Photo of Lord Warner Lord Warner Minister of State (NHS Delivery), Department of Health, Minister of State (Department of Health) (NHS Delivery)

My Lords, I remind the House that the FSA operates and funds a specialist cheesemakers initiative to promote best practice in small cheesemaking businesses. It is as keen as anybody to ensure that customers and consumers can get the products that they want. All that it is trying to do is ensure that public health is protected as far as possible in food production processes. I am aware of the differences in salt levels between Roquefort and blue Stilton.

Photo of Baroness Trumpington Baroness Trumpington Conservative

My Lords, surely the answer is simple: should not those who are not meant to eat much salt avoid those foods, unless they are greedy like me?

Photo of Earl Peel Earl Peel Conservative

My Lords, surely the answer is to display the level of salt on the package. Does the Minister agree that it will then be up to the consumer to decide whether he or she wants to eat that product? To have the Food Standards Agency, the Government or anybody else telling the consumer what to eat is beyond the pale.

Photo of Lord Warner Lord Warner Minister of State (NHS Delivery), Department of Health, Minister of State (Department of Health) (NHS Delivery)

My Lords, neither the Food Standards Agency nor the Government is telling people what to eat. We have a public responsibility to try to ensure that food production processes minimise the use of salt where appropriate. The examples that I gave earlier show that many responsible producers are taking notice of that public health consideration. There is a range of ways to help the public in this area. One is raising public awareness and another is labelling. Yet another is what the FSA is doing: working with food producers, which is a sensible way forward in trying to reduce salt levels.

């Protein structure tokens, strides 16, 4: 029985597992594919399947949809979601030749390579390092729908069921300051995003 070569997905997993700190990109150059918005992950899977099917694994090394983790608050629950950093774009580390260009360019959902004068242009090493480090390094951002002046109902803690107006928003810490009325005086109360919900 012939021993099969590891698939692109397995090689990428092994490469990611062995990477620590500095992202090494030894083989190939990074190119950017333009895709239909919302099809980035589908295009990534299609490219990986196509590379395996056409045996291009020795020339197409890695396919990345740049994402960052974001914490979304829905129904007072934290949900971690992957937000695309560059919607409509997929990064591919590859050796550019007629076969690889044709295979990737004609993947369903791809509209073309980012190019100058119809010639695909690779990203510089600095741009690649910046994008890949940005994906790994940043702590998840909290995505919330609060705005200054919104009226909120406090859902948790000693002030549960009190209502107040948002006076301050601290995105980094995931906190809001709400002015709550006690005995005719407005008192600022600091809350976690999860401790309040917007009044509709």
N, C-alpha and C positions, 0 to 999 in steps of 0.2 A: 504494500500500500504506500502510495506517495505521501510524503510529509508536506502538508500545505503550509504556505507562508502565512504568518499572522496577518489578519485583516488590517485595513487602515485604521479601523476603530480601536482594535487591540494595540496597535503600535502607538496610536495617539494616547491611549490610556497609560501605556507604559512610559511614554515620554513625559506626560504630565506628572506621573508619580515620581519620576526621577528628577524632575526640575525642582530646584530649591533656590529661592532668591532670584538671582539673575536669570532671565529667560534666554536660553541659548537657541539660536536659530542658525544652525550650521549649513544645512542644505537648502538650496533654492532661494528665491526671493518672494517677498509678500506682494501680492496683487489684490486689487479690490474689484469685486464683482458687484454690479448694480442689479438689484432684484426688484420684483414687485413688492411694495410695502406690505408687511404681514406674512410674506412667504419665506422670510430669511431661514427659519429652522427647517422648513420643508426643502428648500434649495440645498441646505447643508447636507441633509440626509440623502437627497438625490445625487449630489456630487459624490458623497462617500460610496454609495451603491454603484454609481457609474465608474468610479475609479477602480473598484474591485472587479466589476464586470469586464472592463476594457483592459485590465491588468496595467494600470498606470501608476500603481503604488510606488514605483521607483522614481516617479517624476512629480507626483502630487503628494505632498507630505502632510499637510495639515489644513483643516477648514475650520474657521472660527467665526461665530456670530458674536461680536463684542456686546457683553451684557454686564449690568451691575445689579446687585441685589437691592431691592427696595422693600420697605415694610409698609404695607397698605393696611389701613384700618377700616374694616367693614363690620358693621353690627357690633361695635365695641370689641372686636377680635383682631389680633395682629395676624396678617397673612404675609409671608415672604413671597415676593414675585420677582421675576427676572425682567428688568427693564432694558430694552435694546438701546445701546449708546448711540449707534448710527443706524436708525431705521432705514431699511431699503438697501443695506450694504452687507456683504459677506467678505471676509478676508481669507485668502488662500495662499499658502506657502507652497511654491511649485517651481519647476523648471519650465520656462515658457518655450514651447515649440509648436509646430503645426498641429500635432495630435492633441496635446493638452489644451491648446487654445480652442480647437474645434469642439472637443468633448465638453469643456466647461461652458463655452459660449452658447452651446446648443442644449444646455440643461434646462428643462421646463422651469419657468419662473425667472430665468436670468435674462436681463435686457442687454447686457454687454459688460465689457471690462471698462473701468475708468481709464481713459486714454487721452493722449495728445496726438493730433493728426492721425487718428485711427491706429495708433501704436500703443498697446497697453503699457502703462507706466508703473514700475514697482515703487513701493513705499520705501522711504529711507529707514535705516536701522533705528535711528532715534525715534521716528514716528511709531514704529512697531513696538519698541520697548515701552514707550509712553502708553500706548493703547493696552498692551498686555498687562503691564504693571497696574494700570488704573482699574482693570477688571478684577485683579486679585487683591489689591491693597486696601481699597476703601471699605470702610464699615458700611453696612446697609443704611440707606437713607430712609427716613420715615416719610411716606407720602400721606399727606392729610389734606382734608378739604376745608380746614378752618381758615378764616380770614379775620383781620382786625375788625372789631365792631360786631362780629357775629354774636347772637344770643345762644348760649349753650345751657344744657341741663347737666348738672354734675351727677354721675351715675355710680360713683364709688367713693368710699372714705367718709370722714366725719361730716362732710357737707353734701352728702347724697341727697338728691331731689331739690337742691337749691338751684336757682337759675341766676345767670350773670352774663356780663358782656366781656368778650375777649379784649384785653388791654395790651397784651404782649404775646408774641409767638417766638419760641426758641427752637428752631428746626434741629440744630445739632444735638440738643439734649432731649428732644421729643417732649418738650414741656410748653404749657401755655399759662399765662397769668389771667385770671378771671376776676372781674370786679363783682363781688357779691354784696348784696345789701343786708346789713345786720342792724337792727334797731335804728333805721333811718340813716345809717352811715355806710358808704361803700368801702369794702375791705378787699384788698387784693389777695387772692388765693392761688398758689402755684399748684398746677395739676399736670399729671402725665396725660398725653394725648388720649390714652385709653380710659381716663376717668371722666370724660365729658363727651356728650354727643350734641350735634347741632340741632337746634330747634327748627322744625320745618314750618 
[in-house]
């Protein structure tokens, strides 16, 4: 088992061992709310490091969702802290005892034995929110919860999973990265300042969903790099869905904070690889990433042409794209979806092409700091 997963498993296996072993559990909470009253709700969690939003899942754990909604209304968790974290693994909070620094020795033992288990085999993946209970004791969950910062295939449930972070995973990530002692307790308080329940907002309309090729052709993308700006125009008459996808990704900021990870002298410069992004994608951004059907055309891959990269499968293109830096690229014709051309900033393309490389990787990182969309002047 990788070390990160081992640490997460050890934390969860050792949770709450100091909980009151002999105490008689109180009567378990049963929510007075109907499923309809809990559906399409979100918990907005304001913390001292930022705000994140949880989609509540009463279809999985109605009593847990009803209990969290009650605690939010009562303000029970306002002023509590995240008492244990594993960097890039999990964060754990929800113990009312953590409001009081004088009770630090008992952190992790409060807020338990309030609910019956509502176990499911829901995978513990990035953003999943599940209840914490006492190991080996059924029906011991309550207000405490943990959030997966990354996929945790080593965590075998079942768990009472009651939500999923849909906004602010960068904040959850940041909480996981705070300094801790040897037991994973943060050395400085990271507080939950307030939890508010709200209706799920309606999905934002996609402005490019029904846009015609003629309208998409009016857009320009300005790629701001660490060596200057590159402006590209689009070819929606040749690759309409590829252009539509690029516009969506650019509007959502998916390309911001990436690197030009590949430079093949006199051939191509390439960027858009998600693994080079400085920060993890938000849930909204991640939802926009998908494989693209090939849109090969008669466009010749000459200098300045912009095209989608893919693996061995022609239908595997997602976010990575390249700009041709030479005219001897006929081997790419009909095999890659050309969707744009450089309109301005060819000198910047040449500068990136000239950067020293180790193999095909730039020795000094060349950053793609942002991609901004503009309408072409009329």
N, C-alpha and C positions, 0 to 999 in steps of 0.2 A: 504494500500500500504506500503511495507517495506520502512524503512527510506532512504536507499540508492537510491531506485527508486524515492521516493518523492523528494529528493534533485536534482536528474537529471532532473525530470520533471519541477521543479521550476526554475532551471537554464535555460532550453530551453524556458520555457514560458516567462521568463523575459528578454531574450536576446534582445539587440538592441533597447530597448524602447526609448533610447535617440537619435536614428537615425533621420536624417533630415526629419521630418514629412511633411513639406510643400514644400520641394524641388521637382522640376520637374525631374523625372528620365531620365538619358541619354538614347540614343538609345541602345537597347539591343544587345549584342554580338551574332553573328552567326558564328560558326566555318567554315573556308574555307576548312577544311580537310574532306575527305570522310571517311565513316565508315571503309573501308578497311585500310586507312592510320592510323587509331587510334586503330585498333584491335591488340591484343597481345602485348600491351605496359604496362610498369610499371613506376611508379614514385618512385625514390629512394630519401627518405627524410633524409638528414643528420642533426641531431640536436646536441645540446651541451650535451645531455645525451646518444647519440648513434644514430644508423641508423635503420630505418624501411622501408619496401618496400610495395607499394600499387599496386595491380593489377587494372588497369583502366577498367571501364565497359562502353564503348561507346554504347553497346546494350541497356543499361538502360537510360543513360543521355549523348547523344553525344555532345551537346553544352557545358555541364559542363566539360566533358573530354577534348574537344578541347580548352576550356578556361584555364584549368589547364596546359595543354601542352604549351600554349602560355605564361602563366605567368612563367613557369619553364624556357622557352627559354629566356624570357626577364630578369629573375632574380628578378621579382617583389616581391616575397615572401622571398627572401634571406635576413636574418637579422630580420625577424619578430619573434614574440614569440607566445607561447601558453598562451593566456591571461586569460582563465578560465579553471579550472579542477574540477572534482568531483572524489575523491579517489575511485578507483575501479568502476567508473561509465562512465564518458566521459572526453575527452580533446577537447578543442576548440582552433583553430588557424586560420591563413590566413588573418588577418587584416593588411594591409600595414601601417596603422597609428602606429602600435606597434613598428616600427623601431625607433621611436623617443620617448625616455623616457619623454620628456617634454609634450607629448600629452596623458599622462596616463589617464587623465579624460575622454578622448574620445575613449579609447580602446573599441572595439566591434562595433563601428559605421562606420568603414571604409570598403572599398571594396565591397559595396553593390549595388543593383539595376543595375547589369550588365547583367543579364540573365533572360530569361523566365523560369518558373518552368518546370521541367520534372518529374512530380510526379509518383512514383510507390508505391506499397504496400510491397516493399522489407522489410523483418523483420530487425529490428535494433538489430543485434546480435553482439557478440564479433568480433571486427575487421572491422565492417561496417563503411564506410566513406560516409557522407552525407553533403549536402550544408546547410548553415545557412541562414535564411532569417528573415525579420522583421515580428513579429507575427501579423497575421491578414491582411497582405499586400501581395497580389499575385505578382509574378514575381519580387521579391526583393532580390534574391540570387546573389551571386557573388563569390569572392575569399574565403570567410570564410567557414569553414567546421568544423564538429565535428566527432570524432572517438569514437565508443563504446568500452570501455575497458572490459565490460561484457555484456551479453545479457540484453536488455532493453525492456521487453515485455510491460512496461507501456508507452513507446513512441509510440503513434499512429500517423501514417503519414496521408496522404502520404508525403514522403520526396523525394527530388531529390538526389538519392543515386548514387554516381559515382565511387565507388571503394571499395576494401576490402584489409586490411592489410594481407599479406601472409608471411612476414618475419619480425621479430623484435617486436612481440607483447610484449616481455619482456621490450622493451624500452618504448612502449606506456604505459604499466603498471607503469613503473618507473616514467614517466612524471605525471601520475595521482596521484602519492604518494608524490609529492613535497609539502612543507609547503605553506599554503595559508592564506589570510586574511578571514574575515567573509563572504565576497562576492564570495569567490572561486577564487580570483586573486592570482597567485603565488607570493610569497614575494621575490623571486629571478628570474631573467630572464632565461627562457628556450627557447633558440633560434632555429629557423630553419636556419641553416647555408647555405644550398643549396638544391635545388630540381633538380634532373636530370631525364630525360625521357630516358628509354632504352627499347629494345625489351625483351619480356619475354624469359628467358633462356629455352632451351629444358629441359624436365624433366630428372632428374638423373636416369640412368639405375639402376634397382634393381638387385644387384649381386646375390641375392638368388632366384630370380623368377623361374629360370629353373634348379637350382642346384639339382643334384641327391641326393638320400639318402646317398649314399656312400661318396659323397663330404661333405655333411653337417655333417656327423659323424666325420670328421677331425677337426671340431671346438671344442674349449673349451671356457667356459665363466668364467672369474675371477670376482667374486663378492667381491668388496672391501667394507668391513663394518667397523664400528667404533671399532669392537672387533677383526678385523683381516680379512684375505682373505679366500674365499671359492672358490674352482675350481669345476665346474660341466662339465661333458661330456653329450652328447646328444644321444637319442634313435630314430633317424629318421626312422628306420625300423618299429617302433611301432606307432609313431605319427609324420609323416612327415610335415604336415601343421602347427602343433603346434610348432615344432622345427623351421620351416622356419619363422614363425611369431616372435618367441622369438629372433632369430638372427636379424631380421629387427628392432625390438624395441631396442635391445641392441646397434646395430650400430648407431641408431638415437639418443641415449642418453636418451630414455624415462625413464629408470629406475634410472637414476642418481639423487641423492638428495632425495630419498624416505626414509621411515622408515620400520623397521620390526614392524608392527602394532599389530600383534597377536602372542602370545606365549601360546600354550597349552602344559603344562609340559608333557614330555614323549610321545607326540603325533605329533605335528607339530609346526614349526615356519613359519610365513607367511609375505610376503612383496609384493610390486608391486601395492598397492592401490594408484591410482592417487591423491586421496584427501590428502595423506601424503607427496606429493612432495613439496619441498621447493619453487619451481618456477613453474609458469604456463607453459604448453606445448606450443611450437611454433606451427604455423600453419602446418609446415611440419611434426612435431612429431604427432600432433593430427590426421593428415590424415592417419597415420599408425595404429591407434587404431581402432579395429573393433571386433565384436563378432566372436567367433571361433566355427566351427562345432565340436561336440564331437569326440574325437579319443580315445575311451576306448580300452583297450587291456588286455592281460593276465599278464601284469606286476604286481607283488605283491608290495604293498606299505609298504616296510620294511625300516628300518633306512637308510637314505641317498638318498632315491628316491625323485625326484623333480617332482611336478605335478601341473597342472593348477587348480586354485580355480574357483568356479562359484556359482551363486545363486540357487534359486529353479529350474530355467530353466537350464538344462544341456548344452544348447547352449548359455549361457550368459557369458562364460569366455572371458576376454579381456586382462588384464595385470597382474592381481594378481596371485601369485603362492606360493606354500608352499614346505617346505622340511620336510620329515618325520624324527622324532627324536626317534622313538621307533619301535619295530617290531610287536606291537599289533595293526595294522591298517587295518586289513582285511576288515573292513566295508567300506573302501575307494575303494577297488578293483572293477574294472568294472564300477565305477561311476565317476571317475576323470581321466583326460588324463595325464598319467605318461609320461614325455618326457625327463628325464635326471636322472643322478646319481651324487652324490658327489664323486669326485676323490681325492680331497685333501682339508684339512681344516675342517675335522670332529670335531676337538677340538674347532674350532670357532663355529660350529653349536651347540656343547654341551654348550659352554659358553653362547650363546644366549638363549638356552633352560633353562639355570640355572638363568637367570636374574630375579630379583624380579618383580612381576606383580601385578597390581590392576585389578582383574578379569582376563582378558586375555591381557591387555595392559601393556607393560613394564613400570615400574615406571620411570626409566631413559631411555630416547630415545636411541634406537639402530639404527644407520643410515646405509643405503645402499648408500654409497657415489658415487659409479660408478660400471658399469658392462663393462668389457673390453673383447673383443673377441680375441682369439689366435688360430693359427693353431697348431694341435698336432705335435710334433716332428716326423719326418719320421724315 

Photo of Lord Dykes Lord Dykes Spokesperson in the Lords (Europe), Foreign & Commonwealth Affairs

My Lords, as the consensus seems to be that this should remain a voluntary agreement but that more persuasion is needed, will the Government devise new ways of trying to persuade responsible manufacturers to give content figures, given the implications of salt content, particularly for children and the elderly?

Photo of Lord Warner Lord Warner Minister of State (NHS Delivery), Department of Health, Minister of State (Department of Health) (NHS Delivery)

My Lords, the noble Lord is right: that is the basis on which the FSA is trying to work with food producers and retailers. It is also carrying out a public awareness campaign in order that people can become more aware of salt levels in particular foods.

Photo of Earl Howe Earl Howe Shadow Minister, Health

My Lords, even if it were technically feasible to achieve a small reduction in the salt content of Stilton, which is very doubtful, and if that were acceptable to customers—again, very doubtful—would that not make an insignificant impact on people's total salt intake? Is this whole exercise really worth while in relation to Stilton?

Photo of Lord Warner Lord Warner Minister of State (NHS Delivery), Department of Health, Minister of State (Department of Health) (NHS Delivery)

My Lords, I emphasise again that Stilton is not being picked on. It happens to have achieved a certain profile in this exercise. The FSA is discussing 88 product groups. The noble Lord may be right in saying that this may have an insignificant effect, but final decisions have not been taken, and the FSA is in close consultation with manufacturers and the Stilton Cheesemakers' Association.

Photo of Lord Wallace of Saltaire Lord Wallace of Saltaire Deputy Leader, House of Lords, Spokesperson in the Lords, Foreign & Commonwealth Affairs

My Lords, could the Minister confirm—I am surprised that no one on the Conservative Benches has asked—that this attack on Stilton is not another dastardly plot by European Commission?